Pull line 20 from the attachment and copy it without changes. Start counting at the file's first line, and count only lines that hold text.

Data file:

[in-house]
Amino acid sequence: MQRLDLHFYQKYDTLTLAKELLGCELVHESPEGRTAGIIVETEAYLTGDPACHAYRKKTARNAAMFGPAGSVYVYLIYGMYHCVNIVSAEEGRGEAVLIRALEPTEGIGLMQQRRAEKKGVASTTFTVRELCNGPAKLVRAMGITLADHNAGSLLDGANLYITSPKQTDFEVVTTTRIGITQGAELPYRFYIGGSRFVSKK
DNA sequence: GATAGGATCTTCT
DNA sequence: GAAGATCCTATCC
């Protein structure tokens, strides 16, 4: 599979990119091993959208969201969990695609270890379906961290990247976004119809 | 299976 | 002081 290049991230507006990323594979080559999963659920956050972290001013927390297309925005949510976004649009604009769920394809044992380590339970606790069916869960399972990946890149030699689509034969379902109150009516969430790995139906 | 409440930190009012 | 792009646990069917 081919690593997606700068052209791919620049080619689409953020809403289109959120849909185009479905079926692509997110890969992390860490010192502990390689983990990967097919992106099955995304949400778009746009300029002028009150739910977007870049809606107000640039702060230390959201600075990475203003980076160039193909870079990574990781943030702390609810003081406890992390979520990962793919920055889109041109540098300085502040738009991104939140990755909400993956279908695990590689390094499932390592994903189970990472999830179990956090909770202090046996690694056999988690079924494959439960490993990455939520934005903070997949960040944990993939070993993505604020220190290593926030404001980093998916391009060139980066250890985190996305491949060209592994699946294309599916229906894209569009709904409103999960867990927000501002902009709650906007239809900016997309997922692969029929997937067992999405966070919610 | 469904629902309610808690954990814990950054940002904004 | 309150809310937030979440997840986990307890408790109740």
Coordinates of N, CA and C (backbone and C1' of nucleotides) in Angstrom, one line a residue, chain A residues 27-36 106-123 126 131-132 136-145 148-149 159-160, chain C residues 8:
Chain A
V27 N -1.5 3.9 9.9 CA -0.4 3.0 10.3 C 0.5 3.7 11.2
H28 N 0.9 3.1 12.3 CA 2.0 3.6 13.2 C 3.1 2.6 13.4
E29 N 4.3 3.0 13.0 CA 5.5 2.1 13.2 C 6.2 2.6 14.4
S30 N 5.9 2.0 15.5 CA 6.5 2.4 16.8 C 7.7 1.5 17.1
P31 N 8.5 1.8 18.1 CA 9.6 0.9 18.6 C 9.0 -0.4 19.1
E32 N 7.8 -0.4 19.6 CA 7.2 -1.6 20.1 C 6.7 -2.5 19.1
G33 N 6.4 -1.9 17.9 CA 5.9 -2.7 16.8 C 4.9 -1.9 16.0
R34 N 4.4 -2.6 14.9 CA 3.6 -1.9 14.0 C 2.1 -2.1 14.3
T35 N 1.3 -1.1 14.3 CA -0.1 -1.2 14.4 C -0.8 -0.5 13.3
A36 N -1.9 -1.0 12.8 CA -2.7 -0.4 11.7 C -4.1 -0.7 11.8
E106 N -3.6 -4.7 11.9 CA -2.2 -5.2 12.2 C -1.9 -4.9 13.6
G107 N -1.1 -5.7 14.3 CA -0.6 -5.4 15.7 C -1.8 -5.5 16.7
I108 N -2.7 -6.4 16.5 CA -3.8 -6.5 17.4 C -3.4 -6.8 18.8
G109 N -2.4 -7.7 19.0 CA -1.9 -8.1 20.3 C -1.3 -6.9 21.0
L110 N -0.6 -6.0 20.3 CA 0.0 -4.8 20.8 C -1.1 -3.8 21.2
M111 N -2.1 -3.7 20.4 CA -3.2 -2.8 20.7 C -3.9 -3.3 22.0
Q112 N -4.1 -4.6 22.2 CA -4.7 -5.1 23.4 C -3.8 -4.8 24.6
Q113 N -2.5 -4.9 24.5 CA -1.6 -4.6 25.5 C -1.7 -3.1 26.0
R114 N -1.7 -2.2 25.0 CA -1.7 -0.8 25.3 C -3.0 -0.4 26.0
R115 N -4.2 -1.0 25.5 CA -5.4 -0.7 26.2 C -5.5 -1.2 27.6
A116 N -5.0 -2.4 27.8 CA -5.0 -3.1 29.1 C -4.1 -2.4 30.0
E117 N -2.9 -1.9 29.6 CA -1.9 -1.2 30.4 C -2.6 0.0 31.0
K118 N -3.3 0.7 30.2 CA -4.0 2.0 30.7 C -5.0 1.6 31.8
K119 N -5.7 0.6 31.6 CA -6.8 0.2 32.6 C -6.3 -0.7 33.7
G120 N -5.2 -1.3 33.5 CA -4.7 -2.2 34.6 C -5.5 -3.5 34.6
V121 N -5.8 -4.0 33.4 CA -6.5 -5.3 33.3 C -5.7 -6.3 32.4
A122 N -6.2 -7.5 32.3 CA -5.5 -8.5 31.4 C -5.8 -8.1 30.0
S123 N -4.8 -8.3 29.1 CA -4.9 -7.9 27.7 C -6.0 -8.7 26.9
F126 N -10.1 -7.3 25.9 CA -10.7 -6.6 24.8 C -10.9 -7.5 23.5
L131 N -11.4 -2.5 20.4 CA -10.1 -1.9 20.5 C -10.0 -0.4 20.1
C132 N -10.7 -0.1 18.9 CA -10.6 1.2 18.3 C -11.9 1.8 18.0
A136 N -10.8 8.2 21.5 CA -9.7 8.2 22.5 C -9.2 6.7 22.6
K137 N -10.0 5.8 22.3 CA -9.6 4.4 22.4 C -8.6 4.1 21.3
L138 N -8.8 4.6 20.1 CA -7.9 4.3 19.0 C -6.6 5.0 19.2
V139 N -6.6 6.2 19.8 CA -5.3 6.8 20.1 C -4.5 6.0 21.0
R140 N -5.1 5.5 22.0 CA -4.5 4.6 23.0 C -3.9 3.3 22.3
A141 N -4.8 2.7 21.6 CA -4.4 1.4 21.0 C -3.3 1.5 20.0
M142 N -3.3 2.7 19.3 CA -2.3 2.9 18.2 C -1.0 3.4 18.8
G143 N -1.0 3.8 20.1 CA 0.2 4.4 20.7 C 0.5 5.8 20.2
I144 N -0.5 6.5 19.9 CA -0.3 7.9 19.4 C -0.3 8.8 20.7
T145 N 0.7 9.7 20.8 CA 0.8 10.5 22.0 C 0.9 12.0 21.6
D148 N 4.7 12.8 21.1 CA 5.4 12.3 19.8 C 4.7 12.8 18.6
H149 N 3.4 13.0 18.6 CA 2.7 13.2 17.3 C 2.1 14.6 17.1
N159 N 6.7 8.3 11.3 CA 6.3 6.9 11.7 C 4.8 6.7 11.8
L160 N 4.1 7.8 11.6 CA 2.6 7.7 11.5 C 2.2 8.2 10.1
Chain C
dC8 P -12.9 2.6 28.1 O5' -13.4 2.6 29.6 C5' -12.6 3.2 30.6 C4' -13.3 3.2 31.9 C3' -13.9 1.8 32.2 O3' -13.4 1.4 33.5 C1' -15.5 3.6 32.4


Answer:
I108 N -2.7 -6.4 16.5 CA -3.8 -6.5 17.4 C -3.4 -6.8 18.8